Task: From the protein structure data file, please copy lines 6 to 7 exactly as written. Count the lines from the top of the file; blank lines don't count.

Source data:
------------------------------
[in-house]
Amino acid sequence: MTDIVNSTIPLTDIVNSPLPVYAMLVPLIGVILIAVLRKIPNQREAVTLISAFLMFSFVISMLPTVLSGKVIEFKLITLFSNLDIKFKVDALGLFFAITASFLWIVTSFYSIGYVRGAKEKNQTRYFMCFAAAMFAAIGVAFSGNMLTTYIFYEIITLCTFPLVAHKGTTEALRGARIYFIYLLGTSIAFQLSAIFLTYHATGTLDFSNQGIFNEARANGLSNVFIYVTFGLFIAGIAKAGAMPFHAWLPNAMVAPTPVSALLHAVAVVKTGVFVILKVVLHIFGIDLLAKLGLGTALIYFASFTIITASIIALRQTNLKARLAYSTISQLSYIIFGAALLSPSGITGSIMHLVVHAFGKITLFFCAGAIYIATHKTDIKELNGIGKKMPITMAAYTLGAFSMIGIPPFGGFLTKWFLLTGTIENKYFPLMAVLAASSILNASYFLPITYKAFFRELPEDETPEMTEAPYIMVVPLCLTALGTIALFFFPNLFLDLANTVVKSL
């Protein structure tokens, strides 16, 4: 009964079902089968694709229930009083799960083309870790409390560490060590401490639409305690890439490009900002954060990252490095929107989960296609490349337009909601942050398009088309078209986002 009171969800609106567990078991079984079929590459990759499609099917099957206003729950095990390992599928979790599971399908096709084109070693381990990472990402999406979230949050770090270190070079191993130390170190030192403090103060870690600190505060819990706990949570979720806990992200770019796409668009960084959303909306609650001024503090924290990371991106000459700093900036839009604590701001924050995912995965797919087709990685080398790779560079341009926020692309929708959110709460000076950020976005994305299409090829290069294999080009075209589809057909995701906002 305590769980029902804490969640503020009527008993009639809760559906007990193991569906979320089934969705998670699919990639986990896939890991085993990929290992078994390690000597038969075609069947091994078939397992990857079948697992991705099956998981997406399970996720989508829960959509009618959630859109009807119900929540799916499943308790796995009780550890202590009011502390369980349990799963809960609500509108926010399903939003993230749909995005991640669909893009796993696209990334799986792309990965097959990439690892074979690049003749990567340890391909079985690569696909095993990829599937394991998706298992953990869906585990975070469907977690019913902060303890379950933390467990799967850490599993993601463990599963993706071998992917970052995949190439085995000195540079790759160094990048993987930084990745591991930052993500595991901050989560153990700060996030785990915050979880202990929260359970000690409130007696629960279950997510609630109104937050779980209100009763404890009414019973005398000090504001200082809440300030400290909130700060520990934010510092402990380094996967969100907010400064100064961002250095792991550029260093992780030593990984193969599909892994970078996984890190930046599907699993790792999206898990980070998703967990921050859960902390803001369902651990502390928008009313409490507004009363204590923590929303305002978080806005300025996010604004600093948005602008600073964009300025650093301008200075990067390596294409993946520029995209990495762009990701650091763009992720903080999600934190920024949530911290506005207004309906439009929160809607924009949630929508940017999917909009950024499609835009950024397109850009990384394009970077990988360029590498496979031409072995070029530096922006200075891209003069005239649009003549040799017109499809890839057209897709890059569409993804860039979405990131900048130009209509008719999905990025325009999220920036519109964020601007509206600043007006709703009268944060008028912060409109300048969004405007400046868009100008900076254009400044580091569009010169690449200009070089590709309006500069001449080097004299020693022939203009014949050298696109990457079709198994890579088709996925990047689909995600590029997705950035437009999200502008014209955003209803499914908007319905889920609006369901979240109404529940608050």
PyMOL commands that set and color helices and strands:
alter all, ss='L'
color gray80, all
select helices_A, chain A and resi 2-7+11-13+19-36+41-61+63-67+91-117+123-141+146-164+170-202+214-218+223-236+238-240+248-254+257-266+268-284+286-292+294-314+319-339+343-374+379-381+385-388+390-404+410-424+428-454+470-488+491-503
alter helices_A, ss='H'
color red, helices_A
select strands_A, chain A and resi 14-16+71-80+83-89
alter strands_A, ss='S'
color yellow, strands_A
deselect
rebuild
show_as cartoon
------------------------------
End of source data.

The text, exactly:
color gray80, all
select helices_A, chain A and resi 2-7+11-13+19-36+41-61+63-67+91-117+123-141+146-164+170-202+214-218+223-236+238-240+248-254+257-266+268-284+286-292+294-314+319-339+343-374+379-381+385-388+390-404+410-424+428-454+470-488+491-503